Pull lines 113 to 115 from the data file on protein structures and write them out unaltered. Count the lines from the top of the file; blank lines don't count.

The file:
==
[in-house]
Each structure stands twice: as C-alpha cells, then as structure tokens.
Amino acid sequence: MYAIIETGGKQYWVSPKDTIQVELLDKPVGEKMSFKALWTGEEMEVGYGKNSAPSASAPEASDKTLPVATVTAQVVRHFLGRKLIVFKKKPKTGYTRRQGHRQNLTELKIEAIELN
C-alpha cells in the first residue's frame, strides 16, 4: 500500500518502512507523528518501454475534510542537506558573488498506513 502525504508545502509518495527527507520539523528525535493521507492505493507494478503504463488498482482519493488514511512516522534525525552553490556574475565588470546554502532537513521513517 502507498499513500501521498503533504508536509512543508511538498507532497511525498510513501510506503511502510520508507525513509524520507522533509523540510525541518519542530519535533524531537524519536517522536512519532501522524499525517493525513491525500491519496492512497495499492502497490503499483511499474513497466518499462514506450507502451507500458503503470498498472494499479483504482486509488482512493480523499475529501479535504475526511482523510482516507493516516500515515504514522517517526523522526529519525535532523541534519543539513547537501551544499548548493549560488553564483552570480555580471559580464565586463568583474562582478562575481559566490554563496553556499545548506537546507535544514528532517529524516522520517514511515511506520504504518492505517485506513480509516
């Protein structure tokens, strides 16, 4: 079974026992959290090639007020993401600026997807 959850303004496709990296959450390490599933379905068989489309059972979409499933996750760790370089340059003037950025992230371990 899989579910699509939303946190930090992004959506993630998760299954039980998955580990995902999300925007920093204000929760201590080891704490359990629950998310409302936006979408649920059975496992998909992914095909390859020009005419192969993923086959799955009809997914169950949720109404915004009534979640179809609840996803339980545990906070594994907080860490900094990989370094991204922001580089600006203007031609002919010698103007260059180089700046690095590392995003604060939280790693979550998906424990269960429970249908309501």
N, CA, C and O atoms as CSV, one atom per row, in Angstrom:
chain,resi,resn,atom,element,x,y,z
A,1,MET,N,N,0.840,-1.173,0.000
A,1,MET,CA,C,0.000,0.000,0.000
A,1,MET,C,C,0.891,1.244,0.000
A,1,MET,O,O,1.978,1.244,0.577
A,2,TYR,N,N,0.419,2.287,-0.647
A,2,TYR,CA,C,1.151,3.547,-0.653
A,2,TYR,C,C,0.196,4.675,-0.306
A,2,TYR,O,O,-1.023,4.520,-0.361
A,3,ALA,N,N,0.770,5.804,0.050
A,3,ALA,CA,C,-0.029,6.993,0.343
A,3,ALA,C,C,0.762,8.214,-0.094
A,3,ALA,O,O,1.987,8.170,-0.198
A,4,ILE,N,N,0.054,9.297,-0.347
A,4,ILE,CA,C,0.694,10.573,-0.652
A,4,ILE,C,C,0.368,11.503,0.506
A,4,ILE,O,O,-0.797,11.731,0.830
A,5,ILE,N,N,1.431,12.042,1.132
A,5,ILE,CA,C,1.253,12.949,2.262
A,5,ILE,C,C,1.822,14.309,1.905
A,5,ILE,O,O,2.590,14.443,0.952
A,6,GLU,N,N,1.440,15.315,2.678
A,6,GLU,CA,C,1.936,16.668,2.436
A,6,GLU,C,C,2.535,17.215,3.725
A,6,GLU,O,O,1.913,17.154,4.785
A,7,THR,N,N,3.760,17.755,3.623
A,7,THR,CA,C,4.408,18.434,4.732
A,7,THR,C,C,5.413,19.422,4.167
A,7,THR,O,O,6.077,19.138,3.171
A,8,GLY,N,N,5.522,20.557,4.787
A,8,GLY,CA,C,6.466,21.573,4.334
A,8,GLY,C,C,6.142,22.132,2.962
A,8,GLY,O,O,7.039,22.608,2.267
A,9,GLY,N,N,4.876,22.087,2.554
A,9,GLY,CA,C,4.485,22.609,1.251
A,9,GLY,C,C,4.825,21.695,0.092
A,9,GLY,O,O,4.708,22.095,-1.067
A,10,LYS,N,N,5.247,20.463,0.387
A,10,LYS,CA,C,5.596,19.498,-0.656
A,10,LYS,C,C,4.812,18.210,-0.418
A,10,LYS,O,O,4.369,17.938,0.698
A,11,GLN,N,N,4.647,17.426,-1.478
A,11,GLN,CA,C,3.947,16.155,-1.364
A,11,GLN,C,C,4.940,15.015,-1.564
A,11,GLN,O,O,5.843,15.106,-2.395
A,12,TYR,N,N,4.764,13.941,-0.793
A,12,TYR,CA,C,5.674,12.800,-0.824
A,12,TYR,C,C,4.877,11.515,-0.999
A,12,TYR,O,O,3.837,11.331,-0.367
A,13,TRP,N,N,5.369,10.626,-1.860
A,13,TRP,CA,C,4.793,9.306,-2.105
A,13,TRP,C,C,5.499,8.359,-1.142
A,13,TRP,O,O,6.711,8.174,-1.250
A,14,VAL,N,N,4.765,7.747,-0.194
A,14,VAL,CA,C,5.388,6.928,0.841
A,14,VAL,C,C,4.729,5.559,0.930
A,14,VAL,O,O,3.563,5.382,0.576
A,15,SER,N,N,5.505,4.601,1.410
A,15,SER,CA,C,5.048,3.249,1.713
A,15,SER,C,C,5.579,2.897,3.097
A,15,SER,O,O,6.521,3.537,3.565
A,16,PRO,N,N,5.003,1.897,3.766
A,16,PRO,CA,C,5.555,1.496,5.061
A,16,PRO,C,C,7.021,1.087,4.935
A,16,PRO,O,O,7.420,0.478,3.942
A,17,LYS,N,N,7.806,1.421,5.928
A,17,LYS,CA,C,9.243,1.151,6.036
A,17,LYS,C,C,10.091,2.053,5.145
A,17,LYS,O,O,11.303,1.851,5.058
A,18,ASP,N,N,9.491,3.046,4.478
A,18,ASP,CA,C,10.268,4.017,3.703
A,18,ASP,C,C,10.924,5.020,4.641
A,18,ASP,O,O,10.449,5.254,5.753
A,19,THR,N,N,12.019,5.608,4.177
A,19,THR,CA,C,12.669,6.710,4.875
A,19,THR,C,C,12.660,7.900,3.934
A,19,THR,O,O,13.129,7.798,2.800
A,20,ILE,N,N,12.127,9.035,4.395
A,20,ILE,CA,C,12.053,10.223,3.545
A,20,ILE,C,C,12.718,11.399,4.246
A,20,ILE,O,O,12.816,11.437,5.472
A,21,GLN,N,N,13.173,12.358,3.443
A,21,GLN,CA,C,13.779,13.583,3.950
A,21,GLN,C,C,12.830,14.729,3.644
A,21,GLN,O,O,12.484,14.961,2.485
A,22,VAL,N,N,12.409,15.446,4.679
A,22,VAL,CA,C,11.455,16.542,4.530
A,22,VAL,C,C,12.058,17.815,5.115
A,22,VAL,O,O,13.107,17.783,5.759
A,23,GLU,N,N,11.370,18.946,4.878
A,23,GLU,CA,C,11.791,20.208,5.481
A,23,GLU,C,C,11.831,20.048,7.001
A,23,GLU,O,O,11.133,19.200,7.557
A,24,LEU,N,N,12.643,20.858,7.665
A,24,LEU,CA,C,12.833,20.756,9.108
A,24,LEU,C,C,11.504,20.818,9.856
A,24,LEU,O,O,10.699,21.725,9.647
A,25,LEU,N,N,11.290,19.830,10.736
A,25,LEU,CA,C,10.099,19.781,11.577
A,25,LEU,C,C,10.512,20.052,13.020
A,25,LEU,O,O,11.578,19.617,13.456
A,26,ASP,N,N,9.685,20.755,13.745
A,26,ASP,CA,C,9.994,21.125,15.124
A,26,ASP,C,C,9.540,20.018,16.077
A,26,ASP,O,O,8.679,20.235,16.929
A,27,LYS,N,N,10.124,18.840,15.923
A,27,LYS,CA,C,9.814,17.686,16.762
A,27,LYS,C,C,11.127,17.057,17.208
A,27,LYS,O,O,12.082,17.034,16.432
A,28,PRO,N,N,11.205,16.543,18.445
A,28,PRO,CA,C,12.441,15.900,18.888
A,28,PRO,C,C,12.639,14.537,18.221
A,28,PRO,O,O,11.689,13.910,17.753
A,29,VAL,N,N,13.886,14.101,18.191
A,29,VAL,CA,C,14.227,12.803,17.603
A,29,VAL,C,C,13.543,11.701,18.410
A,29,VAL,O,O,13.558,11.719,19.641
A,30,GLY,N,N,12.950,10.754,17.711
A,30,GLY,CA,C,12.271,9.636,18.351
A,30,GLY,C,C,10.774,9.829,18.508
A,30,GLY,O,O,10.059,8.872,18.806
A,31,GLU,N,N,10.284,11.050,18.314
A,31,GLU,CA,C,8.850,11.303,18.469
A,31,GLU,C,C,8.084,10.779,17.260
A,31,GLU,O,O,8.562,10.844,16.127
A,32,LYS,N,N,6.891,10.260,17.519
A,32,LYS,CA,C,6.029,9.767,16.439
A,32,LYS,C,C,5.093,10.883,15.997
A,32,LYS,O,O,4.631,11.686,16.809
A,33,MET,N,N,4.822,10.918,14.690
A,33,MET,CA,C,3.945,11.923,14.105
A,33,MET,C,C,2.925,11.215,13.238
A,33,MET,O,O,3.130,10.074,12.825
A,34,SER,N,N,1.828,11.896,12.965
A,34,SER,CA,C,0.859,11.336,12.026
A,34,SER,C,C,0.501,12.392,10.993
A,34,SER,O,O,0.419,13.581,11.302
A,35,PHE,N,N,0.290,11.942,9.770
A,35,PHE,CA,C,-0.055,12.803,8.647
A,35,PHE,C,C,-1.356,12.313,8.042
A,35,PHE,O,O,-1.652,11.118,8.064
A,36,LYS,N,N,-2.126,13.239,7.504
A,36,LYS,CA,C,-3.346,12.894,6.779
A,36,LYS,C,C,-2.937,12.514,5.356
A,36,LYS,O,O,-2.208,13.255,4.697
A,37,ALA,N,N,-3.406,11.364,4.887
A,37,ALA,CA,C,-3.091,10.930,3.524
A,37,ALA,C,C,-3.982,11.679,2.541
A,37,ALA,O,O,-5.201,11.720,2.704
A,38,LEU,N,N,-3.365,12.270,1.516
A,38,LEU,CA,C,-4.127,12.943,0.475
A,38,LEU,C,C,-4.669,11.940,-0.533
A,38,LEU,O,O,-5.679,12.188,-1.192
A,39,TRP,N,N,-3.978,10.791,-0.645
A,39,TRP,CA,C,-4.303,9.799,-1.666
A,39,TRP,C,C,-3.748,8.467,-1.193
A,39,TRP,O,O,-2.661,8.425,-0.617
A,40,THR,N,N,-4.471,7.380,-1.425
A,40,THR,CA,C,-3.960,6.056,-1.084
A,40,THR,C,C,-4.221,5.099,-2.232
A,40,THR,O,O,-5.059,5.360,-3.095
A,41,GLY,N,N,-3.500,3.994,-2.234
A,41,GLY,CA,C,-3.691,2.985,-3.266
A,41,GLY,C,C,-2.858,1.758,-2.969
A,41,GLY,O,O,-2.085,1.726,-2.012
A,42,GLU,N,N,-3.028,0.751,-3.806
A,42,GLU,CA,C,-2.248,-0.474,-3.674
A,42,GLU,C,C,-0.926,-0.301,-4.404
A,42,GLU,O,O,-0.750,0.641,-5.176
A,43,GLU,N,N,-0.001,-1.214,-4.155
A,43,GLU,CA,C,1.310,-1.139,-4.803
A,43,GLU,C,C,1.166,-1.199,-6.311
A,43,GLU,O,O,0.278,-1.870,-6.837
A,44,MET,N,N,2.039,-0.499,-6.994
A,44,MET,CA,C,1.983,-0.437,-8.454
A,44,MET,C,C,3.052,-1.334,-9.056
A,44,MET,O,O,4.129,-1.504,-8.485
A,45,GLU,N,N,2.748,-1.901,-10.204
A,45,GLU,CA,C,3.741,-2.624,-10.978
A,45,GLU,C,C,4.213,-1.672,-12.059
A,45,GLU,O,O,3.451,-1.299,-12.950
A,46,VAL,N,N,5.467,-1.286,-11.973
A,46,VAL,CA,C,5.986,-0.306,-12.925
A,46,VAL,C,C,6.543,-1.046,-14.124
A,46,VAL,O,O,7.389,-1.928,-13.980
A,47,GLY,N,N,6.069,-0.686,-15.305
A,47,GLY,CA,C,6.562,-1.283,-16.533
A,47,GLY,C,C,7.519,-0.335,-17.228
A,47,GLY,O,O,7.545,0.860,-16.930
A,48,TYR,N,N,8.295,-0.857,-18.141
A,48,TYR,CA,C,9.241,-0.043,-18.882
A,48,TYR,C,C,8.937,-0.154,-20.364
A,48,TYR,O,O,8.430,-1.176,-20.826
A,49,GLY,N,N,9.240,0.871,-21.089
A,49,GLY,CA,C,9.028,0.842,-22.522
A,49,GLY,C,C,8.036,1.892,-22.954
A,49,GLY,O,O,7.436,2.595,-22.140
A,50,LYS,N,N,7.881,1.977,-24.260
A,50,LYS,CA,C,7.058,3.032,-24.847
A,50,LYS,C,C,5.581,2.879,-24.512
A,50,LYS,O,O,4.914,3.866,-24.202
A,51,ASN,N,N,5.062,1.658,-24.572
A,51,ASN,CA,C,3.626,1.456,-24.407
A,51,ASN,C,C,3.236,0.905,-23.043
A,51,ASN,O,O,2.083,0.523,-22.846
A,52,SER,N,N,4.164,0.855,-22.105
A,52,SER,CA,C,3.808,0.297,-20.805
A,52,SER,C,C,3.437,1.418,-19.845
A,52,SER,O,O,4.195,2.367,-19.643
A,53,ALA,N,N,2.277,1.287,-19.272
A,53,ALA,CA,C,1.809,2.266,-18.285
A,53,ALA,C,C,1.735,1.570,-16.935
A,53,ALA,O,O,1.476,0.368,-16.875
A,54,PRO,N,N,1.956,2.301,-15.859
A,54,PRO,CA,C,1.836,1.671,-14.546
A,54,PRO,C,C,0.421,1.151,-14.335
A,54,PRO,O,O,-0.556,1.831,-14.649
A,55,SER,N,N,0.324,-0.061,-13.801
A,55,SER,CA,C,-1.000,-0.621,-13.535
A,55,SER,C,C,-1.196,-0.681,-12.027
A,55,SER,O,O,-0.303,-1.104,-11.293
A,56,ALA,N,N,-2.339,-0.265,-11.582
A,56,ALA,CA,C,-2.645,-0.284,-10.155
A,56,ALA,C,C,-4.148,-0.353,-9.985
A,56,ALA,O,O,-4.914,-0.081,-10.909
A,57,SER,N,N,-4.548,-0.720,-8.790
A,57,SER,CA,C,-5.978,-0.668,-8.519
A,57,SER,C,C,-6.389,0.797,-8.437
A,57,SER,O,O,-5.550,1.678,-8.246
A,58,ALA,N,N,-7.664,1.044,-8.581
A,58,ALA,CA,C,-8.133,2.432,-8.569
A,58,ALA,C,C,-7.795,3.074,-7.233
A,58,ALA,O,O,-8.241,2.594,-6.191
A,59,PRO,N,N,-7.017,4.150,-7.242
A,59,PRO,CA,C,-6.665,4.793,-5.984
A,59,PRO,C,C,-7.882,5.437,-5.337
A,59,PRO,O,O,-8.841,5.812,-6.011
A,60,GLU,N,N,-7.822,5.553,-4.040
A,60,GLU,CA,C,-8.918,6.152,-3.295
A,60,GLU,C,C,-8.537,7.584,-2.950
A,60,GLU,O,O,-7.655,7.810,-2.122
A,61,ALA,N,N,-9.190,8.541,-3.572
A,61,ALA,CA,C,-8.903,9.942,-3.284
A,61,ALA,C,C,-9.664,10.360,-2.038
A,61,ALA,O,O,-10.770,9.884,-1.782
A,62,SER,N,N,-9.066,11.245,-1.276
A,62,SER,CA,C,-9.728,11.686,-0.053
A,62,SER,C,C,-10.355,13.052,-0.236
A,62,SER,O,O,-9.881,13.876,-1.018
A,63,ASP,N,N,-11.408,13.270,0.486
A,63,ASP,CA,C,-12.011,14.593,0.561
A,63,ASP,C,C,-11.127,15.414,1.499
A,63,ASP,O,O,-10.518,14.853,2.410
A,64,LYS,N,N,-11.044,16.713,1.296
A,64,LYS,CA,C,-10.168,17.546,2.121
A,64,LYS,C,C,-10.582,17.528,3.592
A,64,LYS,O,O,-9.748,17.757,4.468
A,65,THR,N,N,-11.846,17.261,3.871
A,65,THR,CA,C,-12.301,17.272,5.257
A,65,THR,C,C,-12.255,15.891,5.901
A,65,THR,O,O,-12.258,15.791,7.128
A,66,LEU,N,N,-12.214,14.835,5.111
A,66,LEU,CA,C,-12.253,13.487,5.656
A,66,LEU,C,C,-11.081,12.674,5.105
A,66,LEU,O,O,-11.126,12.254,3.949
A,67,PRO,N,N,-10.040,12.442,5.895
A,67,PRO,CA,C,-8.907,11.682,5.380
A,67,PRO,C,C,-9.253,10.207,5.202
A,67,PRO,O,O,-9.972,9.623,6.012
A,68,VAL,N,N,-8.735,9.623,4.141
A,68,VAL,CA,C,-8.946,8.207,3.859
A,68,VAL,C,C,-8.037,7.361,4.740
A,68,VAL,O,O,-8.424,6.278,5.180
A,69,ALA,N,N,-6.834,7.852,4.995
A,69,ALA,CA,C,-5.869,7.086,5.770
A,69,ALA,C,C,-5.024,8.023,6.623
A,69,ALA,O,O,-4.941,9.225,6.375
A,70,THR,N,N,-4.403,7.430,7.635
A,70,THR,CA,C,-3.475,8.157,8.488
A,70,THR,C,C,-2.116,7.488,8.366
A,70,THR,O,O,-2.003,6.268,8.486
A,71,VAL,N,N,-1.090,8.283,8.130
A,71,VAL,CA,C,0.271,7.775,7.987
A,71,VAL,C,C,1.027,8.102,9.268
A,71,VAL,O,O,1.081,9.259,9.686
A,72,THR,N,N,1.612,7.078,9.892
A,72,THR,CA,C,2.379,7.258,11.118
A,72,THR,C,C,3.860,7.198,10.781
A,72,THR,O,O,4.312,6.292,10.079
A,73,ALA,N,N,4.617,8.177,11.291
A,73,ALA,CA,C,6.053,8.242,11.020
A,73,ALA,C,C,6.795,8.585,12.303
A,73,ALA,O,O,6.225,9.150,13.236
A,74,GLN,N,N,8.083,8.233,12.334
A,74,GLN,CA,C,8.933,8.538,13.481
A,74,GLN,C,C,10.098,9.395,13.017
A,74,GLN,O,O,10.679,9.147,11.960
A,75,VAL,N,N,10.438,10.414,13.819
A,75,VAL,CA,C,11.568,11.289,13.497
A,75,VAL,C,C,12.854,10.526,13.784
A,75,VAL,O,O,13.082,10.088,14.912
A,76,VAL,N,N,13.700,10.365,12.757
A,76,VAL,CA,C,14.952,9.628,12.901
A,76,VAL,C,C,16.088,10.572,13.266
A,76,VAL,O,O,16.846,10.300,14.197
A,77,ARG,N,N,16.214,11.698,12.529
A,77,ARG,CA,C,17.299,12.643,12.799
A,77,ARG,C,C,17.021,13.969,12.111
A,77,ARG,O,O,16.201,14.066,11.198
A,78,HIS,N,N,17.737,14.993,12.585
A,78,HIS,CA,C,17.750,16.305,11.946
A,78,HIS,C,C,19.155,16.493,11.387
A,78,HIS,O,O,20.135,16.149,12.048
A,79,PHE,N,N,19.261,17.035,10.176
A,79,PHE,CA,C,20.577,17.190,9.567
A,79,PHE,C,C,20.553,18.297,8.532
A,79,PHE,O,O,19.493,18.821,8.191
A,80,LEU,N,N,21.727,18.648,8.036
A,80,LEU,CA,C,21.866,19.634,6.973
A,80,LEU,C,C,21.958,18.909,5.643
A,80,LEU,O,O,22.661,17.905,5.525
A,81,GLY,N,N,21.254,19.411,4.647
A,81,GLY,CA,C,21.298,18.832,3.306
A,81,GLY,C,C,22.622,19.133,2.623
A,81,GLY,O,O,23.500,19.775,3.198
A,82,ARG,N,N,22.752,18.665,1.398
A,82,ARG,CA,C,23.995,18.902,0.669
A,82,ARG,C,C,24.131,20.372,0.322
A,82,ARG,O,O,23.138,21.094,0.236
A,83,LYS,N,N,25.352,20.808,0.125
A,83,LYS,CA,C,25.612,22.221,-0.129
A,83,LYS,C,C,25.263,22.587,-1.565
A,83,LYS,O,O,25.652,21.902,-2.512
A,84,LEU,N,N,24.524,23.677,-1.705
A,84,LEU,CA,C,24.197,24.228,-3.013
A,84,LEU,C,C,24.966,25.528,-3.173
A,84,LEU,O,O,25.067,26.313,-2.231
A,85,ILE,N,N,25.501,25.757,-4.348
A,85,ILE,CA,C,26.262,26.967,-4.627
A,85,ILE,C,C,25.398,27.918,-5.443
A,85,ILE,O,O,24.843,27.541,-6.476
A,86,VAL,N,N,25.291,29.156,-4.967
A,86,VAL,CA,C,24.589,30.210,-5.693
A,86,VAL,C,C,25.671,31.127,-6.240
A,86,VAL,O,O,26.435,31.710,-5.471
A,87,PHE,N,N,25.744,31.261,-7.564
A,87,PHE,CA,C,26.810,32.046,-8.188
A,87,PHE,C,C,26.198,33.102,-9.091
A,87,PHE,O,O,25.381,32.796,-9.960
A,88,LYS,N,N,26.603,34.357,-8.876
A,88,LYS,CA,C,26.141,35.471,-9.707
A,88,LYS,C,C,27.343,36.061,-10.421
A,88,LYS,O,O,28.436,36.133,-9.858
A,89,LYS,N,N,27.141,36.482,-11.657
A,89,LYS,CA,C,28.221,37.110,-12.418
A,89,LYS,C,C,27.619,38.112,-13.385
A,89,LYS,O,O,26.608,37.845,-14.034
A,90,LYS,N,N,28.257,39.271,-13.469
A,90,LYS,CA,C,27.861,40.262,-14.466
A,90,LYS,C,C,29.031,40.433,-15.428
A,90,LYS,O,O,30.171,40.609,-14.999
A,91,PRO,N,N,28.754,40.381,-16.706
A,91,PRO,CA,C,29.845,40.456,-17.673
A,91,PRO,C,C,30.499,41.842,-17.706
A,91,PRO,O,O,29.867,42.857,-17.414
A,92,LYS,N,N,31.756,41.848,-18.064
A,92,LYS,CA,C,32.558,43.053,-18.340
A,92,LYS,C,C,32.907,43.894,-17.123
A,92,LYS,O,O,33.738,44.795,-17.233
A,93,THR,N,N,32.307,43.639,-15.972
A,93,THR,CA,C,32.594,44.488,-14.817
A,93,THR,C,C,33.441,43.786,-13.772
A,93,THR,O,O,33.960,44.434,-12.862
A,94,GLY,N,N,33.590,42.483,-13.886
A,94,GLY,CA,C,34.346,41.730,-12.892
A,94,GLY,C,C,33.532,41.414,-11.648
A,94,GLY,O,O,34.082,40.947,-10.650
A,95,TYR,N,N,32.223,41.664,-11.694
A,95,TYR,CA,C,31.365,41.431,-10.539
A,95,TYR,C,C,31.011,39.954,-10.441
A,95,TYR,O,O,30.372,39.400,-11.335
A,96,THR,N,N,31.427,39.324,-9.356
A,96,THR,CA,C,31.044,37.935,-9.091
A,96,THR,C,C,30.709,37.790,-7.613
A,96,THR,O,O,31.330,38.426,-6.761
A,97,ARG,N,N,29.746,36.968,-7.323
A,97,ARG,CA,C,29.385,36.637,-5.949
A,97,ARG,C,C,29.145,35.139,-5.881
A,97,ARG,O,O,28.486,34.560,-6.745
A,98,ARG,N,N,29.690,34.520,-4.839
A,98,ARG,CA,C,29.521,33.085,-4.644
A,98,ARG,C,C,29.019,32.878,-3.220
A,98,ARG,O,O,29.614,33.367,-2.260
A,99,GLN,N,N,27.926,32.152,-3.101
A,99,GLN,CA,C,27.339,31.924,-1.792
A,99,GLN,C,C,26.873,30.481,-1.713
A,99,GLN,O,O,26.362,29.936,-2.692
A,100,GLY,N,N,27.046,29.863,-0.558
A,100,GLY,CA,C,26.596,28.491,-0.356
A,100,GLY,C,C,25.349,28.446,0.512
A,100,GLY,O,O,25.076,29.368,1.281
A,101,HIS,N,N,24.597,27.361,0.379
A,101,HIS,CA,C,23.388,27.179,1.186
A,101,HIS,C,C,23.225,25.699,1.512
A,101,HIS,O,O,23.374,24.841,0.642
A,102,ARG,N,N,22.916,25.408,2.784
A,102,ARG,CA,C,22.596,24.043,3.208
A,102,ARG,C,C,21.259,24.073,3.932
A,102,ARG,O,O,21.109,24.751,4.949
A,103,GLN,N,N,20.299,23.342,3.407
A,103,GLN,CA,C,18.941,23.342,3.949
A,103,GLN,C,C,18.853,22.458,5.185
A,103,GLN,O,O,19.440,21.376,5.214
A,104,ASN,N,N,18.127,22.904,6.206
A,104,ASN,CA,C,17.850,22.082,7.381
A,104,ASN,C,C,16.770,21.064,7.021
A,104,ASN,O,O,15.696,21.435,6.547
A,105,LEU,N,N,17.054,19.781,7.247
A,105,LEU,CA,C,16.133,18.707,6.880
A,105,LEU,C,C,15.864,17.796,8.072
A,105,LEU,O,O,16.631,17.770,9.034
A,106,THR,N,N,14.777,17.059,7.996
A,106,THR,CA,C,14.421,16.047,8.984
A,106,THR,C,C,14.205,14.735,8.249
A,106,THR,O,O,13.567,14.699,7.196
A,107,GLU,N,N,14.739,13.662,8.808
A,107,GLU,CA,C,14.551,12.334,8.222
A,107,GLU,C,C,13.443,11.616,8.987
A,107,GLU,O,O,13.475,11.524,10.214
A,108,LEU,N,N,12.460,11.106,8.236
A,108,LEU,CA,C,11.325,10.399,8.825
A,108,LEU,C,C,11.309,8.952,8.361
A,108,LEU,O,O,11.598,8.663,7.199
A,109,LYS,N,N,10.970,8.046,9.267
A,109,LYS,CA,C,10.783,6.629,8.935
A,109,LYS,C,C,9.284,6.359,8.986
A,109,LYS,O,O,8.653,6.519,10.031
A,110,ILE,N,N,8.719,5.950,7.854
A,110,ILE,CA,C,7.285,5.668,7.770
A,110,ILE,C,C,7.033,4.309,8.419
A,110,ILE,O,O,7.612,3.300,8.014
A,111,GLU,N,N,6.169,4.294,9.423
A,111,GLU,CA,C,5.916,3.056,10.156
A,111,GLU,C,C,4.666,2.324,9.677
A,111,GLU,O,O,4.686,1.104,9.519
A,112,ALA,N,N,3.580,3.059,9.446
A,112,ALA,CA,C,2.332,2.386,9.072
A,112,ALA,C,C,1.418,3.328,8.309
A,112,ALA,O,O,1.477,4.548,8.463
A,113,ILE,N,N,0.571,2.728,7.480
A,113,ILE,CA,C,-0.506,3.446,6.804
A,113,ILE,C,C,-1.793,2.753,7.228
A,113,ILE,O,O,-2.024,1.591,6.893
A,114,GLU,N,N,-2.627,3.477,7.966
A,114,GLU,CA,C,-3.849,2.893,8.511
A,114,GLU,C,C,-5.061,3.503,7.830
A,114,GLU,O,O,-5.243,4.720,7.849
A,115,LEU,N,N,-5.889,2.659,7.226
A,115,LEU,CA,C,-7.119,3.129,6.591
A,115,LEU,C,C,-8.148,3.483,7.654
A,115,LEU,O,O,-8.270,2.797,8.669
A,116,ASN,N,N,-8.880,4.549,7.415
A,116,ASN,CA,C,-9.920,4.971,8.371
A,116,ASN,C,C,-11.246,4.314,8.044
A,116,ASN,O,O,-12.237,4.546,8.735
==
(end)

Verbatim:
A,27,LYS,CA,C,9.814,17.686,16.762
A,27,LYS,C,C,11.127,17.057,17.208
A,27,LYS,O,O,12.082,17.034,16.432